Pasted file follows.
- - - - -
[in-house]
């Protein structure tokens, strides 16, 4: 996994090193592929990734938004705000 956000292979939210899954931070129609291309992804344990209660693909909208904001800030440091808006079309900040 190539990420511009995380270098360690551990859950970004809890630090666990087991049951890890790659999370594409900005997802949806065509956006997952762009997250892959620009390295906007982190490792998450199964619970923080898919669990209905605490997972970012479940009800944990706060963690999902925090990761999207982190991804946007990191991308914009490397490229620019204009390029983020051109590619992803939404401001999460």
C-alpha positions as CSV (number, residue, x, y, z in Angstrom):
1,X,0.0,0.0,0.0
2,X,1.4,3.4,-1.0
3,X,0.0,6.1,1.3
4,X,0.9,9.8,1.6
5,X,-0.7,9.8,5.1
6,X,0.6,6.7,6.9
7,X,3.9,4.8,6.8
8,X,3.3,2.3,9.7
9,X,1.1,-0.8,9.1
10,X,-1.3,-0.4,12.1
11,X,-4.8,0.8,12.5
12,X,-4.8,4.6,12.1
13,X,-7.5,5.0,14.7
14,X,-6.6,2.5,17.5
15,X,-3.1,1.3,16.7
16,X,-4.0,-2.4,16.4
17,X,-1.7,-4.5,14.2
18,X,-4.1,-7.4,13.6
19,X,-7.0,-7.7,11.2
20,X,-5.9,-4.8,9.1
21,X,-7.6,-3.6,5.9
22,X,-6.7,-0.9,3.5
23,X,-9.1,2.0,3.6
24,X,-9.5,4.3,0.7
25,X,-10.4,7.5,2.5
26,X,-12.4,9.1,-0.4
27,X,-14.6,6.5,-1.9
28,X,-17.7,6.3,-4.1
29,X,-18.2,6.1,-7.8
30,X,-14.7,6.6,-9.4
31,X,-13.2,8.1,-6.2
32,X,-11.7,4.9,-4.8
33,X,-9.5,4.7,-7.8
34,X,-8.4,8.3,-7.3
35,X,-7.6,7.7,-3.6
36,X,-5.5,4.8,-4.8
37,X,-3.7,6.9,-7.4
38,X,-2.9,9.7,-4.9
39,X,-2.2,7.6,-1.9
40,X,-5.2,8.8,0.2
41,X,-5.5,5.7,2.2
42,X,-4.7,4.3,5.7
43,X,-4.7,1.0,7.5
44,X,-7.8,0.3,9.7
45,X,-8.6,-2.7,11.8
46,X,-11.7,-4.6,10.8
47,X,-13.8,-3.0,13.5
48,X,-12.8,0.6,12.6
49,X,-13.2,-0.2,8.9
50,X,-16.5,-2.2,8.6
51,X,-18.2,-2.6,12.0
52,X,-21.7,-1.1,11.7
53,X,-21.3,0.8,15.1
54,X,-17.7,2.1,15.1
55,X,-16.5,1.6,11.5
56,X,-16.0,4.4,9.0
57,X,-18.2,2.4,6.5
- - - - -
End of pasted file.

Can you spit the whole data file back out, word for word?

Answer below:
[in-house]
């Protein structure tokens, strides 16, 4: 996994090193592929990734938004705000 956000292979939210899954931070129609291309992804344990209660693909909208904001800030440091808006079309900040 190539990420511009995380270098360690551990859950970004809890630090666990087991049951890890790659999370594409900005997802949806065509956006997952762009997250892959620009390295906007982190490792998450199964619970923080898919669990209905605490997972970012479940009800944990706060963690999902925090990761999207982190991804946007990191991308914009490397490229620019204009390029983020051109590619992803939404401001999460």
C-alpha positions as CSV (number, residue, x, y, z in Angstrom):
1,X,0.0,0.0,0.0
2,X,1.4,3.4,-1.0
3,X,0.0,6.1,1.3
4,X,0.9,9.8,1.6
5,X,-0.7,9.8,5.1
6,X,0.6,6.7,6.9
7,X,3.9,4.8,6.8
8,X,3.3,2.3,9.7
9,X,1.1,-0.8,9.1
10,X,-1.3,-0.4,12.1
11,X,-4.8,0.8,12.5
12,X,-4.8,4.6,12.1
13,X,-7.5,5.0,14.7
14,X,-6.6,2.5,17.5
15,X,-3.1,1.3,16.7
16,X,-4.0,-2.4,16.4
17,X,-1.7,-4.5,14.2
18,X,-4.1,-7.4,13.6
19,X,-7.0,-7.7,11.2
20,X,-5.9,-4.8,9.1
21,X,-7.6,-3.6,5.9
22,X,-6.7,-0.9,3.5
23,X,-9.1,2.0,3.6
24,X,-9.5,4.3,0.7
25,X,-10.4,7.5,2.5
26,X,-12.4,9.1,-0.4
27,X,-14.6,6.5,-1.9
28,X,-17.7,6.3,-4.1
29,X,-18.2,6.1,-7.8
30,X,-14.7,6.6,-9.4
31,X,-13.2,8.1,-6.2
32,X,-11.7,4.9,-4.8
33,X,-9.5,4.7,-7.8
34,X,-8.4,8.3,-7.3
35,X,-7.6,7.7,-3.6
36,X,-5.5,4.8,-4.8
37,X,-3.7,6.9,-7.4
38,X,-2.9,9.7,-4.9
39,X,-2.2,7.6,-1.9
40,X,-5.2,8.8,0.2
41,X,-5.5,5.7,2.2
42,X,-4.7,4.3,5.7
43,X,-4.7,1.0,7.5
44,X,-7.8,0.3,9.7
45,X,-8.6,-2.7,11.8
46,X,-11.7,-4.6,10.8
47,X,-13.8,-3.0,13.5
48,X,-12.8,0.6,12.6
49,X,-13.2,-0.2,8.9
50,X,-16.5,-2.2,8.6
51,X,-18.2,-2.6,12.0
52,X,-21.7,-1.1,11.7
53,X,-21.3,0.8,15.1
54,X,-17.7,2.1,15.1
55,X,-16.5,1.6,11.5
56,X,-16.0,4.4,9.0
57,X,-18.2,2.4,6.5